refugee and migrant rights in fashion

Fashion Brands Championing Migrants’ Rights

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By now, it is no secret that the fashion industry has a huge problem with exploitation. Fast fashion in particular has played a damning role in perpetuating modern slavery, with low-paid garment workers often enduring sweatshop conditions. While migrants’ rights are those most often violated, some fashion brands are taking a stand.

Many supply chains across the globe – including within the UK – pay garment workers far below the minimum wage while ensuring that they have virtually non-existent workers’ rights. Those most subject to exploitation within the garment industry are women of colour and undocumented migrants.

Sustainable Fashion Brands Combatting Exploitation

Thankfully, a growing number of sustainable and ethical fashion brands are taking a stand against exploitation across the industry. Many are dedicated to championing migrants’ rights and those of refugees, attempting to shed light on humanitarian crises while actively supporting those who have been most impacted.

Those most subject to exploitation within the garment industry are women of colour and undocumented migrants.

A number of these successful sustainable fashion brands were in fact founded by refugees and migrants themselves. ImmiNews takes a look at those that are paving the way for change.

Indego Africa

Indego Africa partners with artisan women in Rwanda & Ghana, providing them with a global market for their handmade products. Using local materials, sustainable practices and recognising the skill and talent which goes into producing high-quality goods, Indego Africa prioritises the wellbeing and dignity of its artisans.

Founded in 2007, Indego Africa’s talented artisans create a range of handcrafted accessories. The brand invests 100% of its profits into its own entrepreneurship programs which aim to educate and provide further opportunities for their artisans.

One example of this is the brand’s ‘Economic Inclusion for Refugees’ program. This specifically works to address the unique challenges faced by refugee women, providing those at the Mahama Refugee Camp and Kigeme Refugee Camp in Rwanda with artisan skills, business training, and market access.

SEP Jordan

Established in 2014, SEP produces hand-embroidered fashion and lifestyle accessories – most of which are crafted by refugees who live in Jordan’s Jerash and Azraq camps. The social enterprise is committed to paying their artists above-market rates and ensures that they have significant creative input in all of the company’s designs and products.

Beyond providing ethical employment opportunities for predominantly Palestinian and Syrian refugees, SEP is determined to defy stereotypes about refugees. They make clear that they work with refugee camp residents as artists as opposed to as recipients of aid, hoping to create economic independence for hundreds of women and their families.

SEP migrant rights fashion

The company reinvests its profits to provide services at the Jerash Refugee Camp in Jordan including training for parents, after-school programs for children and a publicly accessible library.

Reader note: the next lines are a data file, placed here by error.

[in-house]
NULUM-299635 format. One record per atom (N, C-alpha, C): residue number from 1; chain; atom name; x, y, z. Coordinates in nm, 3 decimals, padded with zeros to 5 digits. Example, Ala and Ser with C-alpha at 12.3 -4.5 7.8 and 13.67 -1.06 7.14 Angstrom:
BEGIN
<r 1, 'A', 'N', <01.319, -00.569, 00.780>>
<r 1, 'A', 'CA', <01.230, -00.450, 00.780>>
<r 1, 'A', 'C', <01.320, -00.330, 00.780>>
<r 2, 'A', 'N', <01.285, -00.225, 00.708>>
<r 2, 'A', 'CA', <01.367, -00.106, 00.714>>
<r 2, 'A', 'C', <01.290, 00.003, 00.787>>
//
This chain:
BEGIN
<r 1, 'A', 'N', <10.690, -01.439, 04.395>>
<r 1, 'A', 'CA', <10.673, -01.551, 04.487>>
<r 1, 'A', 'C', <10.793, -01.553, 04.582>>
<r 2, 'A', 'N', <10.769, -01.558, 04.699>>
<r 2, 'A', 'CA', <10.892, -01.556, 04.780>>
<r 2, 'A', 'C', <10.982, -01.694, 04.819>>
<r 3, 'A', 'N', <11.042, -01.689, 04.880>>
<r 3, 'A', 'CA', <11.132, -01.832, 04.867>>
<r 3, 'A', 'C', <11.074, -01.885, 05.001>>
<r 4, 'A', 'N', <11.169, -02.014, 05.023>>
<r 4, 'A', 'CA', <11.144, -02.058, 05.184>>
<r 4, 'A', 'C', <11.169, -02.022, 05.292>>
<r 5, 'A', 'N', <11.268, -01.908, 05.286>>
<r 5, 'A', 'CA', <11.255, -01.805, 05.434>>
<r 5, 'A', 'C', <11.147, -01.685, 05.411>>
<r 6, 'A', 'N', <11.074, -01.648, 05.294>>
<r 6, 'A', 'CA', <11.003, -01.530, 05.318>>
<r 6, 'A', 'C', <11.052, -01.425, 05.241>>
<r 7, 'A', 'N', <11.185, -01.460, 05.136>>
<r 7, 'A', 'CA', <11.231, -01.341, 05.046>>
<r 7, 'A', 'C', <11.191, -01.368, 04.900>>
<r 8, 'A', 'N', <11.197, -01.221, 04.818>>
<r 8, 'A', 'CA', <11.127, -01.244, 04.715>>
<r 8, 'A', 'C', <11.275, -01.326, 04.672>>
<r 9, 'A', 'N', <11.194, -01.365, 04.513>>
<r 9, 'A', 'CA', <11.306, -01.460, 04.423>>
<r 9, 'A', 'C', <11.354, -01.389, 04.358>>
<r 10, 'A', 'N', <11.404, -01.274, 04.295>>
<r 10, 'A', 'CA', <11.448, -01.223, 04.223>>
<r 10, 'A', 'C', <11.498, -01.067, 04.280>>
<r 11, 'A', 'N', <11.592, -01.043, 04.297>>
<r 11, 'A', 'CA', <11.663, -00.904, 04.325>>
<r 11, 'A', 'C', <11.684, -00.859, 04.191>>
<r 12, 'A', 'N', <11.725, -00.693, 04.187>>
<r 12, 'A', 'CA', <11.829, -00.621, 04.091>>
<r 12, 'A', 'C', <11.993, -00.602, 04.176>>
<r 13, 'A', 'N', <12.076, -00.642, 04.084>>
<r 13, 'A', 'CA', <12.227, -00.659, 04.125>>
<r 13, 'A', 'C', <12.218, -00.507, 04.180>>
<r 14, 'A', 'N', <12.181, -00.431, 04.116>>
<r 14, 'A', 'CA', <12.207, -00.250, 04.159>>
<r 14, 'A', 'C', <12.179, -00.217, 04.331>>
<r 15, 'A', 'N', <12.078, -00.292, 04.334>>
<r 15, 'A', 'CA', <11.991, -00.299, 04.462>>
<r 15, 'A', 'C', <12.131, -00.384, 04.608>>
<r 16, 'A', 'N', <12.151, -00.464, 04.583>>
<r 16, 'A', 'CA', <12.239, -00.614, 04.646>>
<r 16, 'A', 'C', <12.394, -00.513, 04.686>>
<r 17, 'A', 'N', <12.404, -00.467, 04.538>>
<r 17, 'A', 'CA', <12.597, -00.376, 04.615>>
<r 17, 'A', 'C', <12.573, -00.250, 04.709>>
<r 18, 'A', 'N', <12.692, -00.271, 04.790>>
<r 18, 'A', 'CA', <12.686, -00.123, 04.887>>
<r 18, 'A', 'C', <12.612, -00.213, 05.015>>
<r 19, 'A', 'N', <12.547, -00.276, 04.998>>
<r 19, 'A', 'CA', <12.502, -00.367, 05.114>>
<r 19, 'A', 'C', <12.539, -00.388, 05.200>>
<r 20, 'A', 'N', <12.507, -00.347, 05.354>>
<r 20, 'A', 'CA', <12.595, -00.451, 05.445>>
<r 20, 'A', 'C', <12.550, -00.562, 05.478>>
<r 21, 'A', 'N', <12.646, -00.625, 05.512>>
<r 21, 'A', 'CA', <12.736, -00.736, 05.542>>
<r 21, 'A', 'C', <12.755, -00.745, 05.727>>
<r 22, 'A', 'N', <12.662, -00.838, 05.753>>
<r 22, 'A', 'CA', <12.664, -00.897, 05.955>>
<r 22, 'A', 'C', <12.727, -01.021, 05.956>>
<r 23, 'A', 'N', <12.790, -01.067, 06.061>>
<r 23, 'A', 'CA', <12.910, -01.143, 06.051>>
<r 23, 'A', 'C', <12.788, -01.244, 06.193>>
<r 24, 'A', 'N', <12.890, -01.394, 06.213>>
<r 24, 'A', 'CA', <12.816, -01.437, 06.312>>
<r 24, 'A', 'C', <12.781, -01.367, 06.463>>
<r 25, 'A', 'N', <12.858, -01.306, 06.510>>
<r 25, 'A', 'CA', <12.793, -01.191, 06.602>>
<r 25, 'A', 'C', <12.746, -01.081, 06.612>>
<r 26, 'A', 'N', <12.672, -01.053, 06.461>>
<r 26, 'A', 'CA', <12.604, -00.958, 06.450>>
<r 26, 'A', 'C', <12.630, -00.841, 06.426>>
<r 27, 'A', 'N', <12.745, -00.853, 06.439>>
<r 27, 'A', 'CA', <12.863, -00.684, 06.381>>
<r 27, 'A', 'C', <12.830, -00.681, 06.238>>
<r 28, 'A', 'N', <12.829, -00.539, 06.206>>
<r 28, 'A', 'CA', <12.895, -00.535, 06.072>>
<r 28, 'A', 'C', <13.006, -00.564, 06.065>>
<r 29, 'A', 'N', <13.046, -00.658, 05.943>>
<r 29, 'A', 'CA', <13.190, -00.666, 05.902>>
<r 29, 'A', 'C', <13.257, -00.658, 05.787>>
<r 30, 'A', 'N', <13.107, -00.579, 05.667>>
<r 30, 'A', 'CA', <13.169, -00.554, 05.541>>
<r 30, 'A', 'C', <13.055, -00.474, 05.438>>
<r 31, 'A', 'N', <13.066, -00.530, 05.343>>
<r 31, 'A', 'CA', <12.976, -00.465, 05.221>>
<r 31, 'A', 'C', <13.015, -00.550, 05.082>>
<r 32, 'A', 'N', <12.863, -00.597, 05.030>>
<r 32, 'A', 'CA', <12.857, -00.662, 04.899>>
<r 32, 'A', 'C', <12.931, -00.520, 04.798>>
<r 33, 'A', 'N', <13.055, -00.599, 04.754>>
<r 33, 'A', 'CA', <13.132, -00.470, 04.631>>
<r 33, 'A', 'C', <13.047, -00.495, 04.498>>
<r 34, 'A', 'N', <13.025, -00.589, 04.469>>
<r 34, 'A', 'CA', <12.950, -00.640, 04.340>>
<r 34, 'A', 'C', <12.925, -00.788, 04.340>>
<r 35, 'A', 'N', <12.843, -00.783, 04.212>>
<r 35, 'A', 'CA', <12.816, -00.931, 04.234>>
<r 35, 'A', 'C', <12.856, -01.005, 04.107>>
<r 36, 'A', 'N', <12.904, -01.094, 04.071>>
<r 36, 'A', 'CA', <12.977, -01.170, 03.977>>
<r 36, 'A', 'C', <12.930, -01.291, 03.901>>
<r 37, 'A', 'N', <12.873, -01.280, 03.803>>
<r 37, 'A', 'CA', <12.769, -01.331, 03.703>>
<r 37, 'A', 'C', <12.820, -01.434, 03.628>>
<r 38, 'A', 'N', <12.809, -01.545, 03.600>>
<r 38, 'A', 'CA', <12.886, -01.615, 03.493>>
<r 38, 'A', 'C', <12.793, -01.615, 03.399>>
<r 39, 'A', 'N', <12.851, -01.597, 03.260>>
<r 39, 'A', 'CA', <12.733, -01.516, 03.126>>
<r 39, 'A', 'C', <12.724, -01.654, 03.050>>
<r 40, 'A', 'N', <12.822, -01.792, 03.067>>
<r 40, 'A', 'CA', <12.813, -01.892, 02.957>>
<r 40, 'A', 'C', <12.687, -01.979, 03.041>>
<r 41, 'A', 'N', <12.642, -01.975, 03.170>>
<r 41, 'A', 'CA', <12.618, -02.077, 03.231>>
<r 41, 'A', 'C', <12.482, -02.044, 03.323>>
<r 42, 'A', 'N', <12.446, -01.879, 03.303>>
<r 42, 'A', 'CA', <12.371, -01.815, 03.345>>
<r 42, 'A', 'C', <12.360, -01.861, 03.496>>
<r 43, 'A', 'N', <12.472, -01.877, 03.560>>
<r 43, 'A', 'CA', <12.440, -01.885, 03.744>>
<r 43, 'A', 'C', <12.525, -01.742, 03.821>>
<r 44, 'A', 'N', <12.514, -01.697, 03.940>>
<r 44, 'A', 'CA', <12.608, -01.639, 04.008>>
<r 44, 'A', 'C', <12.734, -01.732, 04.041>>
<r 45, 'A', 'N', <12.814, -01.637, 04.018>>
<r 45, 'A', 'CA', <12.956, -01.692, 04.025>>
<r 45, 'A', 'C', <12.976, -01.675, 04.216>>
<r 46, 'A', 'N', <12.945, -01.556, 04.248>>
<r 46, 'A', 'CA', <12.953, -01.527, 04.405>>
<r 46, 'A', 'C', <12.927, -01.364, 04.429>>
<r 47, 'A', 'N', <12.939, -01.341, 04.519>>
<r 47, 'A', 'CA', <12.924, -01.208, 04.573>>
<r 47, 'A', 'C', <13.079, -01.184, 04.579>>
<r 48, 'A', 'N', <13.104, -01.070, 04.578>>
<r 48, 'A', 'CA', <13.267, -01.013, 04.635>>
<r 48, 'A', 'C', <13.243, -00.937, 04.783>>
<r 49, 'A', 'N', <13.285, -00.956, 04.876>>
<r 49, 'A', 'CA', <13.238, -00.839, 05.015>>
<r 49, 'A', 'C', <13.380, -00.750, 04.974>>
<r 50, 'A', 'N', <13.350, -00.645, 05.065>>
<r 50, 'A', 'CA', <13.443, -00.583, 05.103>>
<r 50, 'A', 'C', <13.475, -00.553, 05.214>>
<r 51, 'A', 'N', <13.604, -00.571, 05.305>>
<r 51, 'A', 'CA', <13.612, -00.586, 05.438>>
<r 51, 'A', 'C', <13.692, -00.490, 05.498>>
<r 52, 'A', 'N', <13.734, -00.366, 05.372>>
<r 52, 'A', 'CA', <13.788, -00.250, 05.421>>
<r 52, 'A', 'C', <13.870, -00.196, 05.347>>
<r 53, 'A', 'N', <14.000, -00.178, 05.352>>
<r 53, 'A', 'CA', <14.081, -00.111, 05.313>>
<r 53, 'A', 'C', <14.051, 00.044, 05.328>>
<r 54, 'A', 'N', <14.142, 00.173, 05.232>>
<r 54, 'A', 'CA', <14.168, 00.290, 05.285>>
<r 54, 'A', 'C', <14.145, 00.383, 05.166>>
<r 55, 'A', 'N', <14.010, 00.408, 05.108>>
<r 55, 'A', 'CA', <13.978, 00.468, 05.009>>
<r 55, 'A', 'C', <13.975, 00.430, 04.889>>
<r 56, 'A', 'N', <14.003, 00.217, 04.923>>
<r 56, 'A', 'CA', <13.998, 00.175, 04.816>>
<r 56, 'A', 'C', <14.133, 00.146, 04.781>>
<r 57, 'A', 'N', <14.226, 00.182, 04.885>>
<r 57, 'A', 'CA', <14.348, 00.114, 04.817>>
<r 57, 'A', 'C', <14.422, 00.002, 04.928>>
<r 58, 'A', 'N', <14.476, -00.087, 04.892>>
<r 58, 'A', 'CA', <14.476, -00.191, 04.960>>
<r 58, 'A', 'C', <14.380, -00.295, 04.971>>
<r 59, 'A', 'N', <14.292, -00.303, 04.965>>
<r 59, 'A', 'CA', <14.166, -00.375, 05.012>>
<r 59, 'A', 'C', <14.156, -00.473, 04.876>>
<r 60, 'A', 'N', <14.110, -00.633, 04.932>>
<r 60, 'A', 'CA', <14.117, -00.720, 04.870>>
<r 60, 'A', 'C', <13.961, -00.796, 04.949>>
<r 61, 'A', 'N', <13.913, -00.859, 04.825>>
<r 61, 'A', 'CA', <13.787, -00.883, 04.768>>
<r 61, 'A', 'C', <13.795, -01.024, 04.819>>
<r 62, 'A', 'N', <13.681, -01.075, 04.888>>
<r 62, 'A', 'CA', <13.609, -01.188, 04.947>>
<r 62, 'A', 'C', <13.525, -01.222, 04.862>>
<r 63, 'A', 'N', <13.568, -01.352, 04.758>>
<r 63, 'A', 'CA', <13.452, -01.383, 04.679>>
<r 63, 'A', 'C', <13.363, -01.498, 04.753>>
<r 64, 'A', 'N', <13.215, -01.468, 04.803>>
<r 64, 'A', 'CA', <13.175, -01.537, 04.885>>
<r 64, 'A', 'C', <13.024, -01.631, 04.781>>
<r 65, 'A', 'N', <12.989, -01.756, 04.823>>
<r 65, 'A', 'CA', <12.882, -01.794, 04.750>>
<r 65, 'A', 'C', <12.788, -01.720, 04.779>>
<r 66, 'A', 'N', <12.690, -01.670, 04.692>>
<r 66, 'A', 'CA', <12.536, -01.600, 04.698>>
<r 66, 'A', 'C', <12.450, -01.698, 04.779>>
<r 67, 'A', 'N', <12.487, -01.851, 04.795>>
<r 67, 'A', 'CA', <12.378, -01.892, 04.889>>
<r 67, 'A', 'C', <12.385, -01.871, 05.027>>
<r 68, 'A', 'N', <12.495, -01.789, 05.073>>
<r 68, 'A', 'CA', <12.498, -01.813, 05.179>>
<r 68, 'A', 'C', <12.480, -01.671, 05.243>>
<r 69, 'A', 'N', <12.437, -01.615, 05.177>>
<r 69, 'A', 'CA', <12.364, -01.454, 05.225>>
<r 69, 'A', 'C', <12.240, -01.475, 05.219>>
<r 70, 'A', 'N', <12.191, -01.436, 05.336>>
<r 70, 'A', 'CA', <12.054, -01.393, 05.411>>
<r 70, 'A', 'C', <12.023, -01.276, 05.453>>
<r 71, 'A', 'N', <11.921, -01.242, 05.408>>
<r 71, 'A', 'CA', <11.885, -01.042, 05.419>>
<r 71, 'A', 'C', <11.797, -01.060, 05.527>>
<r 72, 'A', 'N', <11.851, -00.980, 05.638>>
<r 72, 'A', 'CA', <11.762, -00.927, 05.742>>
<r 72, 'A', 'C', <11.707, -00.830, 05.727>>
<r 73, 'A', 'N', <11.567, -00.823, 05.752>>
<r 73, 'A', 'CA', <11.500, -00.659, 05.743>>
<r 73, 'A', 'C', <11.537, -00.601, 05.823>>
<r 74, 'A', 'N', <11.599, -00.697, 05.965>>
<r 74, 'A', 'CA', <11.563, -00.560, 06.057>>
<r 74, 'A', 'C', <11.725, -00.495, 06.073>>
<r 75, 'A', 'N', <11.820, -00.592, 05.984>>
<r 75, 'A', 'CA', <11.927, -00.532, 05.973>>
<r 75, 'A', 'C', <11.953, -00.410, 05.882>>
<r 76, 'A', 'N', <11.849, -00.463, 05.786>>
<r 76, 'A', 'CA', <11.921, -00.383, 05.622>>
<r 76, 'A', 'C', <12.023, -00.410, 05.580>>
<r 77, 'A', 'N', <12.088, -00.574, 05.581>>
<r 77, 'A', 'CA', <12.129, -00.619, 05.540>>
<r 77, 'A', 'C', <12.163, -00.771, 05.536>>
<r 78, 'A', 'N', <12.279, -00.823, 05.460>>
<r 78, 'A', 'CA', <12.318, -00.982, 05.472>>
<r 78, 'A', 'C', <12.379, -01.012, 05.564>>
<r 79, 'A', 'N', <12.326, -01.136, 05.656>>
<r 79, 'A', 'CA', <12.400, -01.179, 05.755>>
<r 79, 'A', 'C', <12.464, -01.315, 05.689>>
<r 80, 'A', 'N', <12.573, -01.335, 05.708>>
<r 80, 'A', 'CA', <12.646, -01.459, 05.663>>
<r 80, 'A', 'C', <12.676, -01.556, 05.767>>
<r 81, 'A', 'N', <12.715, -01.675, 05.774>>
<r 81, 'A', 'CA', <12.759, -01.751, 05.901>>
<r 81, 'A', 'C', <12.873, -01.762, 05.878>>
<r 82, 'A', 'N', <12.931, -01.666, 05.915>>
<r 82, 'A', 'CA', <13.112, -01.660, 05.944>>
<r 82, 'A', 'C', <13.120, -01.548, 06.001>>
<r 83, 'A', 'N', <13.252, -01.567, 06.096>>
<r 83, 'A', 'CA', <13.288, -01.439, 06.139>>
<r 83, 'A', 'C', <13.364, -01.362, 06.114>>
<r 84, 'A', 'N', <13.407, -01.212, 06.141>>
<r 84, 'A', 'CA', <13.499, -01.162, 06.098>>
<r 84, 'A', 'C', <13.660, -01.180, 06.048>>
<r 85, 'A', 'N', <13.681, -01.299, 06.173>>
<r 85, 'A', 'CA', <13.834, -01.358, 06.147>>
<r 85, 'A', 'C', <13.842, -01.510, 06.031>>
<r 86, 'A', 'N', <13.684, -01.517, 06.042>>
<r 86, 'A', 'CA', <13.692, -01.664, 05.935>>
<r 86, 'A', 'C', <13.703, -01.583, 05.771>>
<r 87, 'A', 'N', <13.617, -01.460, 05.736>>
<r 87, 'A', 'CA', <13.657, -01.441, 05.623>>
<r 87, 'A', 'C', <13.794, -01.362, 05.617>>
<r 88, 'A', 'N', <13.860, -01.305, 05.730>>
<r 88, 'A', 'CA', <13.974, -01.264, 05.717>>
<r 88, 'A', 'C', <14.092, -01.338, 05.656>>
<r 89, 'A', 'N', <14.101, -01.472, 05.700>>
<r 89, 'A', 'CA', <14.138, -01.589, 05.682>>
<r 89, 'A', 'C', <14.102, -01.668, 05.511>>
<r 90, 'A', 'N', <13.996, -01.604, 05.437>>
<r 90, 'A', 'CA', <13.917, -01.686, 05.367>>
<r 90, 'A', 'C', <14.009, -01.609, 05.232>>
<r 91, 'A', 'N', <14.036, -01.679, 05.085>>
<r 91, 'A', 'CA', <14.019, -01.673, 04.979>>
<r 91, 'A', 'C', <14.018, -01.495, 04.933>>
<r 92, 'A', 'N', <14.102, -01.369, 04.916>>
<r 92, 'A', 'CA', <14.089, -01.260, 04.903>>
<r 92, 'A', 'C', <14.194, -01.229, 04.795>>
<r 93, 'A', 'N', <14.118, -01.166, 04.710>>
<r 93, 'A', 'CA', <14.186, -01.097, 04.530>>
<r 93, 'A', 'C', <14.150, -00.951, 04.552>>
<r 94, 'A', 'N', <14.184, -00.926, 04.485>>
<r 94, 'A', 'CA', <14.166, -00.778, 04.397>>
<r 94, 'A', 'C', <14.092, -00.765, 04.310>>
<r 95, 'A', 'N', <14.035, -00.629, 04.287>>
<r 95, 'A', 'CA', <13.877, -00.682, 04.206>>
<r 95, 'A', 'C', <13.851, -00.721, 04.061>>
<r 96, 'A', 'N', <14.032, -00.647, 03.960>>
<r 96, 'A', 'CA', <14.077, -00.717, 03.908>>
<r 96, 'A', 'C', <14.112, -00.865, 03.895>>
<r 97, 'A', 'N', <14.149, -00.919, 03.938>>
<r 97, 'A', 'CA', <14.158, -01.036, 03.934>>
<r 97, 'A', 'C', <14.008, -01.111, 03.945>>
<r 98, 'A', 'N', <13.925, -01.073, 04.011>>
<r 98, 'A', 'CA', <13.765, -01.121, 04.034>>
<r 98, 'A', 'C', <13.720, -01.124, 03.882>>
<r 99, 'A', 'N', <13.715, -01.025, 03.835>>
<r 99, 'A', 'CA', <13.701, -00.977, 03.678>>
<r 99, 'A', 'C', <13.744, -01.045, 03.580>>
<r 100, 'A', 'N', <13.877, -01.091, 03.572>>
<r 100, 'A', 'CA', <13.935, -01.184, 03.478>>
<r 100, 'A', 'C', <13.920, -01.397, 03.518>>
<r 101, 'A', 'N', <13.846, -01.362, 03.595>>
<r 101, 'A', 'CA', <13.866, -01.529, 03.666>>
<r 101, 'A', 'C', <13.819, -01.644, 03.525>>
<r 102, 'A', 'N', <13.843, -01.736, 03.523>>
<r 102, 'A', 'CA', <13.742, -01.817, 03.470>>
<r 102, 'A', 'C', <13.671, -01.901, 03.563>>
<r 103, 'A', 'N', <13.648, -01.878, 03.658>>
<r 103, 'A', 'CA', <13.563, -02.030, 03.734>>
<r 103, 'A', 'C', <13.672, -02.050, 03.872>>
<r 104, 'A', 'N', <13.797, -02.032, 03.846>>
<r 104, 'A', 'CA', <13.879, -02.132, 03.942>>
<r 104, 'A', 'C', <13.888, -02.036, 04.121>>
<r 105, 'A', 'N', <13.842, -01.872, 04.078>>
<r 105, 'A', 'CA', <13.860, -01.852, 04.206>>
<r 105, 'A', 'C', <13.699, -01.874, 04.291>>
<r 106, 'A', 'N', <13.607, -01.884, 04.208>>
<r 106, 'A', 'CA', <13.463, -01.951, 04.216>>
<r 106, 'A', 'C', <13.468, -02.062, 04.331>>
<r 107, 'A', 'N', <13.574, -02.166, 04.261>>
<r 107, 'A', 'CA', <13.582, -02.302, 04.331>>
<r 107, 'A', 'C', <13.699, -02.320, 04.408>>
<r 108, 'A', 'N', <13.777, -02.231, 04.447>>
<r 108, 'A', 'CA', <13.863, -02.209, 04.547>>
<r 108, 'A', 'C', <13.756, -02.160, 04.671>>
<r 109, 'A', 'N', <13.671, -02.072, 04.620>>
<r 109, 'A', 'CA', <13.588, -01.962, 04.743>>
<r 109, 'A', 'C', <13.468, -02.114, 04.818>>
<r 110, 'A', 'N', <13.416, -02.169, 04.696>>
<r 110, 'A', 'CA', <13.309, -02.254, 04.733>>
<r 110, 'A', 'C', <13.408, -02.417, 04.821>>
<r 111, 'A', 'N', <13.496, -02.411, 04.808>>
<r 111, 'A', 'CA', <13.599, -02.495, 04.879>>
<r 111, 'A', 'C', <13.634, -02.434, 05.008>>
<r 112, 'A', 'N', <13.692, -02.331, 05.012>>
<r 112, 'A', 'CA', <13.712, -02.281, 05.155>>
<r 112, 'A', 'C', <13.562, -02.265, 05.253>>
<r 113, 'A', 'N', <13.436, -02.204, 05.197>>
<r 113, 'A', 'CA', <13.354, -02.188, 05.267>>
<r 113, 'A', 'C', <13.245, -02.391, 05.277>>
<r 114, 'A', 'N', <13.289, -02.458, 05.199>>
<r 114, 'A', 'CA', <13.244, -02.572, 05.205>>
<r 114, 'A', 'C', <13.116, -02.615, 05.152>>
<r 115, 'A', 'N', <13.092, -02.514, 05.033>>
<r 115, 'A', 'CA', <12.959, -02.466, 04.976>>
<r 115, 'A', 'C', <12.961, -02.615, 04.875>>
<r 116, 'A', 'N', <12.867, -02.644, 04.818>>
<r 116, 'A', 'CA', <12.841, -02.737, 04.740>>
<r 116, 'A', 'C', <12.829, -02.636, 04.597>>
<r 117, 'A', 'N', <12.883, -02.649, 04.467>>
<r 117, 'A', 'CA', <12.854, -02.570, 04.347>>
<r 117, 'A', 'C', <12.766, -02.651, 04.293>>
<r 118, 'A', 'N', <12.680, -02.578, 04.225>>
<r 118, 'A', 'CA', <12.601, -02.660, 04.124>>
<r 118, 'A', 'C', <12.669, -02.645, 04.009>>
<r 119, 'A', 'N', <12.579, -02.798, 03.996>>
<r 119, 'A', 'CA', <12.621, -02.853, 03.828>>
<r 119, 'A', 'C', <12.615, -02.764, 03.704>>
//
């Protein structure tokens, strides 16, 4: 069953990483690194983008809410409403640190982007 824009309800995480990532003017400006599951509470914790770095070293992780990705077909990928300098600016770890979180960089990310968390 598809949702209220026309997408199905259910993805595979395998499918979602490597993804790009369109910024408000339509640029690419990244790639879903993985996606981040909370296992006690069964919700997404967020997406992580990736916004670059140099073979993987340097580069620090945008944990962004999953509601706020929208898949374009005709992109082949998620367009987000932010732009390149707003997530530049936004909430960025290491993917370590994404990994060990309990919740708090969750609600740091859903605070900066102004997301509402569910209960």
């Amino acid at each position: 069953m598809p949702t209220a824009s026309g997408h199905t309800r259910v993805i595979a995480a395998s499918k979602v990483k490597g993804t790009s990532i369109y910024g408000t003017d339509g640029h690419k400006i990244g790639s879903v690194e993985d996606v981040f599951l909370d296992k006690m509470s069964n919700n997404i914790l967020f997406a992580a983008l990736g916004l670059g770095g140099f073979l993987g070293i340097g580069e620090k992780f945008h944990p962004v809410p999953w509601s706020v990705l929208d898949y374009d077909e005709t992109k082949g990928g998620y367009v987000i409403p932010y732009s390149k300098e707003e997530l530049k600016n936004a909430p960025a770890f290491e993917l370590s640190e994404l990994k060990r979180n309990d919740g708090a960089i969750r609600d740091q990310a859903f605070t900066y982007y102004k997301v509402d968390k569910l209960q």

Kannava

Kannava is an ethical, slow fashion brand which partners with refugee women to create luxury pieces using traditional hand embroidery techniques called tatreez.

fashion migrants rights

It aims to empower refugee women through providing them with the opportunity to hone their skills and craft for a fair wage. The brand recognises that those living in refugee camps can struggle to earn an income and works to break the cycle of poverty that life in these camps can often entail. A portion of Kannava’s sales are donated to schools in refugee camps to help fund both educational resources and teachers who frequently work in classrooms that are way over capacity.

Brand Advocacy

There is a growing demand for sustainable, ethical fashion brands that prioritise the dignity and wellbeing of their garment workers. With increased awareness that a cheap price tag often signifies dire working conditions and unethical practices, slow fashion is on the rise.

Most of the garments sold in the UK are in fact produced in Asian countries by Asian workers. Similarly, a large proportion of workers in UK garment factories that have become renowned for exploitation are born outside of the UK, with many coming from South Asia. Those with limited English language skills or who have issues with their immigration status are especially vulnerable to exploitation.

For too long, predominantly migrants and women of colour have been forced into the shadows despite being at the heart of many of the world’s most successful fashion brands.

Ethical and sustainable fashion brands ought to go beyond simply ensuring that their workers do not face exploitation and are granted a living wage – this is the bare minimum and an extremely low bar to aspire to. Instead, they should also promote their workers to the forefront of their brand – just as those aforementioned brands have worked to do.

For too long, predominantly migrants and women of colour have been forced into the shadows despite being at the heart of many of the world’s most successful fashion brands – their skills barely acknowledged, their labour exploited. Fashion brands championing migrants’ rights and refugee rights are tackling this and paving the way for a future which values the work of those who have long been cast aside.

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